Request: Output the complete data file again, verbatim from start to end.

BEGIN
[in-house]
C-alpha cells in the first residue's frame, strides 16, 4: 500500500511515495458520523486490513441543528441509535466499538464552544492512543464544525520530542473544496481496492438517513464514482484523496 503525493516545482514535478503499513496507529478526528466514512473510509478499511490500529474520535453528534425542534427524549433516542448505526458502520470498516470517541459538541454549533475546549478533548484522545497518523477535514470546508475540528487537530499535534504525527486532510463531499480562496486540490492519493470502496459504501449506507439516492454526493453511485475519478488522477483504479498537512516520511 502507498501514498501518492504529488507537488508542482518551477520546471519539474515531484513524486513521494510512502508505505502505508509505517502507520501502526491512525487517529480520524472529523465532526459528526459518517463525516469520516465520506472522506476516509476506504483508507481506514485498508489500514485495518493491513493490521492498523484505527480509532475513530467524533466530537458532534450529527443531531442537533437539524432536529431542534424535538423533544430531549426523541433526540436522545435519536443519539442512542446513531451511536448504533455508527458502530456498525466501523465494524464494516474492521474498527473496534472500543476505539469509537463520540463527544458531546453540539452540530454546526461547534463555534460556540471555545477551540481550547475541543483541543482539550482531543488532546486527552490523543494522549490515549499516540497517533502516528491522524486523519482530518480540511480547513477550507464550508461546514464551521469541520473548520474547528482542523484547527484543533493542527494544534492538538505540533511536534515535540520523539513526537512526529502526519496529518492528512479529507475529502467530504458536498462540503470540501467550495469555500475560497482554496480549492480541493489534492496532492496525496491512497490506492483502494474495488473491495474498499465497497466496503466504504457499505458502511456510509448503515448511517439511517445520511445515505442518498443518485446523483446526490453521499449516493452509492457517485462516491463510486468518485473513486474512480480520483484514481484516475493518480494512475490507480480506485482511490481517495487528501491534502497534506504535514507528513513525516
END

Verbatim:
[in-house]
C-alpha cells in the first residue's frame, strides 16, 4: 500500500511515495458520523486490513441543528441509535466499538464552544492512543464544525520530542473544496481496492438517513464514482484523496 503525493516545482514535478503499513496507529478526528466514512473510509478499511490500529474520535453528534425542534427524549433516542448505526458502520470498516470517541459538541454549533475546549478533548484522545497518523477535514470546508475540528487537530499535534504525527486532510463531499480562496486540490492519493470502496459504501449506507439516492454526493453511485475519478488522477483504479498537512516520511 502507498501514498501518492504529488507537488508542482518551477520546471519539474515531484513524486513521494510512502508505505502505508509505517502507520501502526491512525487517529480520524472529523465532526459528526459518517463525516469520516465520506472522506476516509476506504483508507481506514485498508489500514485495518493491513493490521492498523484505527480509532475513530467524533466530537458532534450529527443531531442537533437539524432536529431542534424535538423533544430531549426523541433526540436522545435519536443519539442512542446513531451511536448504533455508527458502530456498525466501523465494524464494516474492521474498527473496534472500543476505539469509537463520540463527544458531546453540539452540530454546526461547534463555534460556540471555545477551540481550547475541543483541543482539550482531543488532546486527552490523543494522549490515549499516540497517533502516528491522524486523519482530518480540511480547513477550507464550508461546514464551521469541520473548520474547528482542523484547527484543533493542527494544534492538538505540533511536534515535540520523539513526537512526529502526519496529518492528512479529507475529502467530504458536498462540503470540501467550495469555500475560497482554496480549492480541493489534492496532492496525496491512497490506492483502494474495488473491495474498499465497497466496503466504504457499505458502511456510509448503515448511517439511517445520511445515505442518498443518485446523483446526490453521499449516493452509492457517485462516491463510486468518485473513486474512480480520483484514481484516475493518480494512475490507480480506485482511490481517495487528501491534502497534506504535514507528513513525516